There's no denying how vital movies have become over the past couple of years. People have appeased their feelings of desolation amidst isolation by clicking on a feel-good flick, possibly accompanied by friends through a video call. When the current climate silences and suffocates certain individuals, films become a medium for them to get heard somehow. Now more than ever, sitting down to a movie doesn't just mean watching some fantasy unfold—they now represent something beyond the four corners of a screen.
Three promising filmmakers today—namely, Petersen Vargas, Rae Red, and Martika Escobar—echo this sentiment, and see to it that the narratives they showcase resonate with the audiences viewing them. In exclusive interviews as part of Preview's Creative 25, these young professionals open up about how they got started, what stories they're dedicated to telling, and who these movies are for.
Preview Creative 25: Filmmakers
Petersen Vargas was once a young gay boy who regretfully fell in love with a close friend that didn't swing his way. That earnest, youthful experience would then become the foundation of many of his works, two of which include 2016 coming-of-age flick 2 Cool To Be 4gotten, and pandemic-era Boys' Love series, Hello, Stranger.
Just like the characters he writes, Petersen possesses a wide-eyed optimism about the world he lives in today; but as big as his aspirations are, his simplest wish is to hold another boy's hand without having any eyebrows furrowed at them. His initial slate of movies and TV shows are only the first steps of making that desire a reality, and by the looks of it, he's set to make the same thing happen for every queer kid out there.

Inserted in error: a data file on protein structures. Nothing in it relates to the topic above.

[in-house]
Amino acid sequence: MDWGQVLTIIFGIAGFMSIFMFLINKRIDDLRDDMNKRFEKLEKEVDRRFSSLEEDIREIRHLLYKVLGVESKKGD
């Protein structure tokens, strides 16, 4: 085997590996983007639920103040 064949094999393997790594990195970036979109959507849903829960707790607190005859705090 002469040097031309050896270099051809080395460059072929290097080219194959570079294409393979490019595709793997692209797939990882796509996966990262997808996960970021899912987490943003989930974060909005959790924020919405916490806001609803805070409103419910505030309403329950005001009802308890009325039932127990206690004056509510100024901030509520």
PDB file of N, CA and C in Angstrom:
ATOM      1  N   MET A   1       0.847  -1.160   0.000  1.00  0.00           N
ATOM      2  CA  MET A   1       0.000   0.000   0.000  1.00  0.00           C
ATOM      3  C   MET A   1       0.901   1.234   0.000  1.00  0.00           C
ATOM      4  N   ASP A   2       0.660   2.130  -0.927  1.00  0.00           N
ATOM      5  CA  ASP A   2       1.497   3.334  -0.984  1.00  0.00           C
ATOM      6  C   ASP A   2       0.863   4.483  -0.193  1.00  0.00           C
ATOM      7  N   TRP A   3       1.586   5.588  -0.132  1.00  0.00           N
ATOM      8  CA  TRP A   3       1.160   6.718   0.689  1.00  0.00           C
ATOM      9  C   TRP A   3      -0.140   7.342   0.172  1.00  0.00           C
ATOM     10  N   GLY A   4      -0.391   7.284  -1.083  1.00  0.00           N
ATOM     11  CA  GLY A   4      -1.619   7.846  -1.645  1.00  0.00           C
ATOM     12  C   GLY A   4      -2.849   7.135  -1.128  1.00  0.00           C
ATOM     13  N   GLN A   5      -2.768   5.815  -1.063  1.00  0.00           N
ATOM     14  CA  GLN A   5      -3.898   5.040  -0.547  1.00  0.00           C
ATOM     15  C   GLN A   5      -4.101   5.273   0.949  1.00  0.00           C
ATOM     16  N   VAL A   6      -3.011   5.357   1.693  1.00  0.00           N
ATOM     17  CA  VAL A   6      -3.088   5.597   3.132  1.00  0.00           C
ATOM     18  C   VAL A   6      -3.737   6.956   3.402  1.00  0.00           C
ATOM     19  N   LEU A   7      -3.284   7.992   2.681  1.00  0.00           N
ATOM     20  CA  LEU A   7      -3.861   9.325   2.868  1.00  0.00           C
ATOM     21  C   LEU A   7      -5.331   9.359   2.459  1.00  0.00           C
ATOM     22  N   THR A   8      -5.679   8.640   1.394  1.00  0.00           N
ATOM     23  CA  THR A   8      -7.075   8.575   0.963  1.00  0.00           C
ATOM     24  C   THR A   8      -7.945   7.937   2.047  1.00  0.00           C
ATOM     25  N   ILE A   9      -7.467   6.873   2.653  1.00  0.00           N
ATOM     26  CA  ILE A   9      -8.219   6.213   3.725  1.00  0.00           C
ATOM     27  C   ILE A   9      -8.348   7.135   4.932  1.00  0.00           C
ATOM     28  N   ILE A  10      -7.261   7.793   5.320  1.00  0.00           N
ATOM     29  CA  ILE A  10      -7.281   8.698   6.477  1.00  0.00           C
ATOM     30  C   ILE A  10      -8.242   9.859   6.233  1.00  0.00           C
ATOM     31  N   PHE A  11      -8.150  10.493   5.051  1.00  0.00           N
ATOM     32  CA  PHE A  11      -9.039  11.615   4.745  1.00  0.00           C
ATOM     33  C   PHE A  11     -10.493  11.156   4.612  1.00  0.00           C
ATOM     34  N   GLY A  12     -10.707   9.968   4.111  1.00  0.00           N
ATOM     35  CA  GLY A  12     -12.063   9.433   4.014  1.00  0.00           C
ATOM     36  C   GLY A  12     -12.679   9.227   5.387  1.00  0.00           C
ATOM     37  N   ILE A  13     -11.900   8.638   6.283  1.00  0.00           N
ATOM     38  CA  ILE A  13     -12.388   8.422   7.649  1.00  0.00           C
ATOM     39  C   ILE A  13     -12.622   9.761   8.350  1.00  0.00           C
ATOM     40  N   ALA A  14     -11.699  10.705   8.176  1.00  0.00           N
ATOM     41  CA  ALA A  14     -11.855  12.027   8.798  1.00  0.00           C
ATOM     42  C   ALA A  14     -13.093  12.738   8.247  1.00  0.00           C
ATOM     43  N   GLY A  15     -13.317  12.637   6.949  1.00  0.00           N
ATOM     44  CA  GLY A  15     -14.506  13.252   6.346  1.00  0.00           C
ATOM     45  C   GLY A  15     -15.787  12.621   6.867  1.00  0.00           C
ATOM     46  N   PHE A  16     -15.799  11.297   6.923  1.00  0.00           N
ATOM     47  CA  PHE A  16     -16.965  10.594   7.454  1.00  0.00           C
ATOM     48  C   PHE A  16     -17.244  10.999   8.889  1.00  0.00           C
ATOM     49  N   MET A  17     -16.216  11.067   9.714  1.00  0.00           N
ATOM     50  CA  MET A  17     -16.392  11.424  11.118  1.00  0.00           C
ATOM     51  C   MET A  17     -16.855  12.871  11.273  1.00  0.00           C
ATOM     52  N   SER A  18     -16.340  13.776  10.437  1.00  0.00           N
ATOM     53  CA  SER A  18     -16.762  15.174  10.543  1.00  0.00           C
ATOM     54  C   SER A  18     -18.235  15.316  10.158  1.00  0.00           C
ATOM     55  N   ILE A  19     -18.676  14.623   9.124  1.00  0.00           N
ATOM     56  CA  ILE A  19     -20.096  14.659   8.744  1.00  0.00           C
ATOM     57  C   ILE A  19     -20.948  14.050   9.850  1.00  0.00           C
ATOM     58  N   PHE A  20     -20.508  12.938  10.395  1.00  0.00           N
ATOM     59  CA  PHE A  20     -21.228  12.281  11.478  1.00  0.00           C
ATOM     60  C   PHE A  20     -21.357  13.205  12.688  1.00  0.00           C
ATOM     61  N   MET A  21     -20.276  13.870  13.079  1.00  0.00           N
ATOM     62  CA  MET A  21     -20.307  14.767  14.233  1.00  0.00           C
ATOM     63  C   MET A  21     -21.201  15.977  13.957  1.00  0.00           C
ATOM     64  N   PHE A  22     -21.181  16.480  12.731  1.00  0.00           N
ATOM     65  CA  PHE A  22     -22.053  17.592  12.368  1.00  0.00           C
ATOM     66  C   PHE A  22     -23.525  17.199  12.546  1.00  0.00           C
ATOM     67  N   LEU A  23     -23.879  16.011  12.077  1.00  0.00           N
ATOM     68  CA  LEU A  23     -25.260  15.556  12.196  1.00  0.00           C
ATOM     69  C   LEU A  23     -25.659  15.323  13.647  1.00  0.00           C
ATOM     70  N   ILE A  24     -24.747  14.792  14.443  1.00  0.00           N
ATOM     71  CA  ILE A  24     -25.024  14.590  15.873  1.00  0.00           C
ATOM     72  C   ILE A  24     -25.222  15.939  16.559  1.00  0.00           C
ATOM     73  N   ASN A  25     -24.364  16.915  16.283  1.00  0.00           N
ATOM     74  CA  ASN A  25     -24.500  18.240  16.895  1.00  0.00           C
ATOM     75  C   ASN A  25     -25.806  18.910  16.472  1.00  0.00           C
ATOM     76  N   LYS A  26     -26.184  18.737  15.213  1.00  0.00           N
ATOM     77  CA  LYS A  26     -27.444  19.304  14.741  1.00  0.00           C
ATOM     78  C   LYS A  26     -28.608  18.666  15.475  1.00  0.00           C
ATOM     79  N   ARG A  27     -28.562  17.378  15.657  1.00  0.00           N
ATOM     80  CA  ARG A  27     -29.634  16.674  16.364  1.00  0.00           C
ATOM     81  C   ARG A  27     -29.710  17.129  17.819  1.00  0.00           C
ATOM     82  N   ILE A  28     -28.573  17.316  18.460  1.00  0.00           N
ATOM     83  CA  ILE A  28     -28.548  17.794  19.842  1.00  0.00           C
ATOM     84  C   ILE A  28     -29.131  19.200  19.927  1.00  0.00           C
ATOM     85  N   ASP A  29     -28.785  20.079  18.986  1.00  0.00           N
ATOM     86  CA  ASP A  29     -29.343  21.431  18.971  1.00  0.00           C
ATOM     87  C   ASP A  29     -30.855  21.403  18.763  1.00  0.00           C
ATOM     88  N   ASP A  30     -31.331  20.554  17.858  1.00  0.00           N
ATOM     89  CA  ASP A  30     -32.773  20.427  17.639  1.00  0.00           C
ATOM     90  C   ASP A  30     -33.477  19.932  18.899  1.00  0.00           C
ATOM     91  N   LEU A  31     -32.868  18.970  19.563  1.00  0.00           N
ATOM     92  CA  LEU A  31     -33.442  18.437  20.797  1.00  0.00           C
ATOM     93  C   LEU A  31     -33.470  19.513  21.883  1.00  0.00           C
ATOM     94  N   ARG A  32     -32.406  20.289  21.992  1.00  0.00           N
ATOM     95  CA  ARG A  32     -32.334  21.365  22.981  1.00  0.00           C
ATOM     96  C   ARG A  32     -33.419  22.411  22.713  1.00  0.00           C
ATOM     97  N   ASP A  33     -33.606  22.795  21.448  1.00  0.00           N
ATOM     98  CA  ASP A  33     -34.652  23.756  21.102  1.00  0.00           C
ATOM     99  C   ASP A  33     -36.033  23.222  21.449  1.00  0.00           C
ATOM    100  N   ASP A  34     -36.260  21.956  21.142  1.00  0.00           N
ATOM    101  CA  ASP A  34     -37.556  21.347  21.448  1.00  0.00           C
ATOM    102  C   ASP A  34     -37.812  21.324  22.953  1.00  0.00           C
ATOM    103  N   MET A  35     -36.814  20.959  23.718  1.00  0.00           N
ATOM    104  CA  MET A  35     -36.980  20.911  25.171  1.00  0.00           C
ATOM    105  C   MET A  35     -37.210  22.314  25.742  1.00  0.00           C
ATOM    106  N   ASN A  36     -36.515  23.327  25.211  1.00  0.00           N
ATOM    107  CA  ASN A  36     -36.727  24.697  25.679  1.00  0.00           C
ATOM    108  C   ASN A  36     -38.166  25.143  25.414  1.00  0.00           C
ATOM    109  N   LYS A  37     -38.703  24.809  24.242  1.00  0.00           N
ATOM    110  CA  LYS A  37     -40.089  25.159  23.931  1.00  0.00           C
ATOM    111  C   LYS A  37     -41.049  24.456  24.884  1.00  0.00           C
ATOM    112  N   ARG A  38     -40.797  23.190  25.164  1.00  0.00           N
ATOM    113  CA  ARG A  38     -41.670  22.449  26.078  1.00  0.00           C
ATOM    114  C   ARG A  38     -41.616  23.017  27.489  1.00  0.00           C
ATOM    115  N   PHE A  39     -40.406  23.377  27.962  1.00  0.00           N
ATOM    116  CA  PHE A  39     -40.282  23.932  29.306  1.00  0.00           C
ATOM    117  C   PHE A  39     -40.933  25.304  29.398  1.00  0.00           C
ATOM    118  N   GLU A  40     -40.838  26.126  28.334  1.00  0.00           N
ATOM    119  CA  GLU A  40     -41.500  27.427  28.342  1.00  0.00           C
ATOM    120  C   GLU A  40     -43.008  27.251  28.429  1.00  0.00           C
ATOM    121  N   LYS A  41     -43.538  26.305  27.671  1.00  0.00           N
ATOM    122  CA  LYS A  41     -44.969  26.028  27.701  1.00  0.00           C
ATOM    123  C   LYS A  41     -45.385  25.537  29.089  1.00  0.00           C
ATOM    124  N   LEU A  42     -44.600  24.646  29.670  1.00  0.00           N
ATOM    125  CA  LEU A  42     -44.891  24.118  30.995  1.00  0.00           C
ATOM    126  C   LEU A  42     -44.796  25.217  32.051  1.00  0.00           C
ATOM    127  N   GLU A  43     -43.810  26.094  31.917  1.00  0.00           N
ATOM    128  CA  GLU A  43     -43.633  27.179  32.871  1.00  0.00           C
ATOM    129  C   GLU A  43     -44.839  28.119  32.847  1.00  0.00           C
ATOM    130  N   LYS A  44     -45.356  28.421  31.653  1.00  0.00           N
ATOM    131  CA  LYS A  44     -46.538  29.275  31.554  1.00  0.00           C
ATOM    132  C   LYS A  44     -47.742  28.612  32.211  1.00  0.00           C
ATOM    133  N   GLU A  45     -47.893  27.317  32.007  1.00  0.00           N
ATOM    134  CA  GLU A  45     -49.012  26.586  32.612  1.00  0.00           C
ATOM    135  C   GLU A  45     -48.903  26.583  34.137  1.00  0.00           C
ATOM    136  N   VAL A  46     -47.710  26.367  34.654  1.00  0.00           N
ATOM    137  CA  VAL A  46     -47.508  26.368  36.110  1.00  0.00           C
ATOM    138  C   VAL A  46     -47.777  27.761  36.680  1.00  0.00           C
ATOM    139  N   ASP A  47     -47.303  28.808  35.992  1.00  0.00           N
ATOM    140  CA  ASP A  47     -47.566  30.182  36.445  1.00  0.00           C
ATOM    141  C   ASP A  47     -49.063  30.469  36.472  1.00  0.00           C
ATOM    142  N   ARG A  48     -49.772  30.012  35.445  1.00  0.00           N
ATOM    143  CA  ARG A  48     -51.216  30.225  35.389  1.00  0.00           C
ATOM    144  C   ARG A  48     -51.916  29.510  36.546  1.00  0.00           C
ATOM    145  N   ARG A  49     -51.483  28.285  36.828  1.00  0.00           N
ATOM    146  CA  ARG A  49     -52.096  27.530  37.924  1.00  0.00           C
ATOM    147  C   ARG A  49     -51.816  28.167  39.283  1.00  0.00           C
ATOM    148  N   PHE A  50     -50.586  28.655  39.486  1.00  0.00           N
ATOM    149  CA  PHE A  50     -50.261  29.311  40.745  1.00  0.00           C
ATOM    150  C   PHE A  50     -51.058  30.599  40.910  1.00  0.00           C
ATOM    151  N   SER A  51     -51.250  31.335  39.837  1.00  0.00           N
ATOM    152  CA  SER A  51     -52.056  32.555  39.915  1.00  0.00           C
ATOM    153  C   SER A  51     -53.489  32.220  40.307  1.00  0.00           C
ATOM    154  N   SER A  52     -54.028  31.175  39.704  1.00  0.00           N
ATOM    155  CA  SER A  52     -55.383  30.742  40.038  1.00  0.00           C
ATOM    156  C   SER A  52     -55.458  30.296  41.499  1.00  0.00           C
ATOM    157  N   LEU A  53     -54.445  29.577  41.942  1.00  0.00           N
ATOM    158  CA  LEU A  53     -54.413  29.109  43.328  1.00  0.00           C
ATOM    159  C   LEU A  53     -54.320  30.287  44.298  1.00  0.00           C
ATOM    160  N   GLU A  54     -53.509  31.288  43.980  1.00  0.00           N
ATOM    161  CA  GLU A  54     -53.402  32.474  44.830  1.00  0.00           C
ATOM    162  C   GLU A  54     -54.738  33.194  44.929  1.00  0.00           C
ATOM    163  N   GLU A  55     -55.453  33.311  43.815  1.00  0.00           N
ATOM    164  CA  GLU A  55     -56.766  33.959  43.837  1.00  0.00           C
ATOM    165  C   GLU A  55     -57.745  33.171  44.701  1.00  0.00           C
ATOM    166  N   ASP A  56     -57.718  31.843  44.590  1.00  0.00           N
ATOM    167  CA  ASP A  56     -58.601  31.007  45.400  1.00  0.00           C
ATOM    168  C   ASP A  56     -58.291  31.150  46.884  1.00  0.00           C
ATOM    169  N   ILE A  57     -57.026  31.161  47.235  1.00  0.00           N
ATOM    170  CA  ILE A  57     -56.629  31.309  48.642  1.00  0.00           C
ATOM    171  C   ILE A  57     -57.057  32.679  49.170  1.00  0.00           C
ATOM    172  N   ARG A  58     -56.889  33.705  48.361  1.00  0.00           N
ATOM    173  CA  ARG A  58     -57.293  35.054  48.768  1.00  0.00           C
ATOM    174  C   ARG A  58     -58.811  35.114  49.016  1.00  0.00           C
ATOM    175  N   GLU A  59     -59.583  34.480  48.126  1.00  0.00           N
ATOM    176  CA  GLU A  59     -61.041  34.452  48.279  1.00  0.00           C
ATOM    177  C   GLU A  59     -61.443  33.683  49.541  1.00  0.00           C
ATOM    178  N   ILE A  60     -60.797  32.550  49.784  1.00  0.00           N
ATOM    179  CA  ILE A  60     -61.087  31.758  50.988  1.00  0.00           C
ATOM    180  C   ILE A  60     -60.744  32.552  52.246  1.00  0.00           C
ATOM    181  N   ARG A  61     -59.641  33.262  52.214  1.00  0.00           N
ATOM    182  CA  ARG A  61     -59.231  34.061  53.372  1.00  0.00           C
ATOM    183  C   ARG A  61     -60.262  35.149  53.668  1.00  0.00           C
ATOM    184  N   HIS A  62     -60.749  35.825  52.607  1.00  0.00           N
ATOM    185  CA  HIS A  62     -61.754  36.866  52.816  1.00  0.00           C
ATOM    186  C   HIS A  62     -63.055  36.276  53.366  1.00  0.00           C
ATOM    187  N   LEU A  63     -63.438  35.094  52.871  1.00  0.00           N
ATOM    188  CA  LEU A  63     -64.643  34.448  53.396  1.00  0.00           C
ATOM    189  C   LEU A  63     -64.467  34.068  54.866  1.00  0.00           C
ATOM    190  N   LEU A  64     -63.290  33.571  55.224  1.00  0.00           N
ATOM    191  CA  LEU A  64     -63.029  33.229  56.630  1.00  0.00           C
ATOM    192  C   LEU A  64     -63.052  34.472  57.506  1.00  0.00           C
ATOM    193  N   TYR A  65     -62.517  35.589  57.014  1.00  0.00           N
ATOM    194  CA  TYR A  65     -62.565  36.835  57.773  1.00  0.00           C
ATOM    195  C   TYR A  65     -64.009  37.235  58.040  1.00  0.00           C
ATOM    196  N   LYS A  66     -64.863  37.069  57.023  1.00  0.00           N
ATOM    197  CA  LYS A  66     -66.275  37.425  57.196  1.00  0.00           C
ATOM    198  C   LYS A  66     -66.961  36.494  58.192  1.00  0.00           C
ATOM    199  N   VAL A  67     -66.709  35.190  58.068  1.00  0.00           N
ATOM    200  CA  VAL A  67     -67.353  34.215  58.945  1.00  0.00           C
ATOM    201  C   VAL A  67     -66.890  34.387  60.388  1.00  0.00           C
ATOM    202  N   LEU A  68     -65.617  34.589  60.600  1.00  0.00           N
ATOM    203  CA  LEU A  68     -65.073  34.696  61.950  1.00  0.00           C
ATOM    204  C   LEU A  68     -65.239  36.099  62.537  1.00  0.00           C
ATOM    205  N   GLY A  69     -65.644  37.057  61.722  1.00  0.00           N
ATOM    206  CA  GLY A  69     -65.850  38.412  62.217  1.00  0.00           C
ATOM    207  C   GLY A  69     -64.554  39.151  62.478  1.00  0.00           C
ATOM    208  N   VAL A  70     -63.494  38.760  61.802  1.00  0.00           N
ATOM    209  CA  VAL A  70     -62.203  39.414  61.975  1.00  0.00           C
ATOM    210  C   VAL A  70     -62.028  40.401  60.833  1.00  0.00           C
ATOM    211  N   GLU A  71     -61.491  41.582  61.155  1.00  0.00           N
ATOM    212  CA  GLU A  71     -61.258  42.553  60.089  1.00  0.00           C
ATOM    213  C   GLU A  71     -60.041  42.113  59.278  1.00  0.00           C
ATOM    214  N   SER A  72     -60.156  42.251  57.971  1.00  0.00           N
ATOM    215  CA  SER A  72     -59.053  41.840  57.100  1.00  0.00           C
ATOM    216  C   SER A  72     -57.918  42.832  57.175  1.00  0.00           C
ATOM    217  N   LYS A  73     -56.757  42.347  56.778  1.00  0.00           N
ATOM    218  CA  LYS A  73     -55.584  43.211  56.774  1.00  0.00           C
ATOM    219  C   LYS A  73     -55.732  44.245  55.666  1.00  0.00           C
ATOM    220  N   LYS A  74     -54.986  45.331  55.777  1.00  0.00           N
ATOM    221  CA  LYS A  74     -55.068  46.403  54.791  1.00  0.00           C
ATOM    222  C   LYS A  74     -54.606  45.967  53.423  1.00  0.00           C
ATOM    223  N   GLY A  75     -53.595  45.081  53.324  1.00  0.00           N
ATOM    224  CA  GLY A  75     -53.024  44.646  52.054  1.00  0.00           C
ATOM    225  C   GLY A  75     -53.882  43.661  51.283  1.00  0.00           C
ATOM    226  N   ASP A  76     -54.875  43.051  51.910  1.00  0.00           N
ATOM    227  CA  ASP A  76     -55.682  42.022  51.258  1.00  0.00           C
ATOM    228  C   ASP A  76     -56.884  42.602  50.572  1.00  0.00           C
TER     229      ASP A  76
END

Who or what inspired you to become a filmmaker?
"Actually, getting into film was an accident because I first pursued political science, thinking I wanted to be a lawyer. And back then, it was like film as [a] career path [was] still questionable in some ways, but I was flunking PolSci at my first year, so I was just looking for something that was exciting. That’s when the film program fell onto my lap.
Back then, I was lucky to be introduced to this older Kapampangan filmmaker, si Jason Paul Laxamana. He was kind of trying to breed this emerging Kapampangan filmmaking group, and so I think that was what inspired me, na there was something I could do to contribute to my heritage, to my hometown, to Kapampangan cinema, because not a lot of regional films were being done at that time. What inspired me really was this idea of cinema that [captured] this specific identity of Kapampangan queer culture.
From then on, I was just really inspired to make films that kind of represented the smallness of these lives, and to kind of literally make them big on the big screen, like [I'm] magnifying the supposed small and invisible truths of what one already feels or of what one has already lived. So parang to me, that was magic kasi I could afford [to make] something on the big screen [that had] the same weight as the straight rom-coms or the Wenn Deramas comedies. I think that’s what was always magical to see."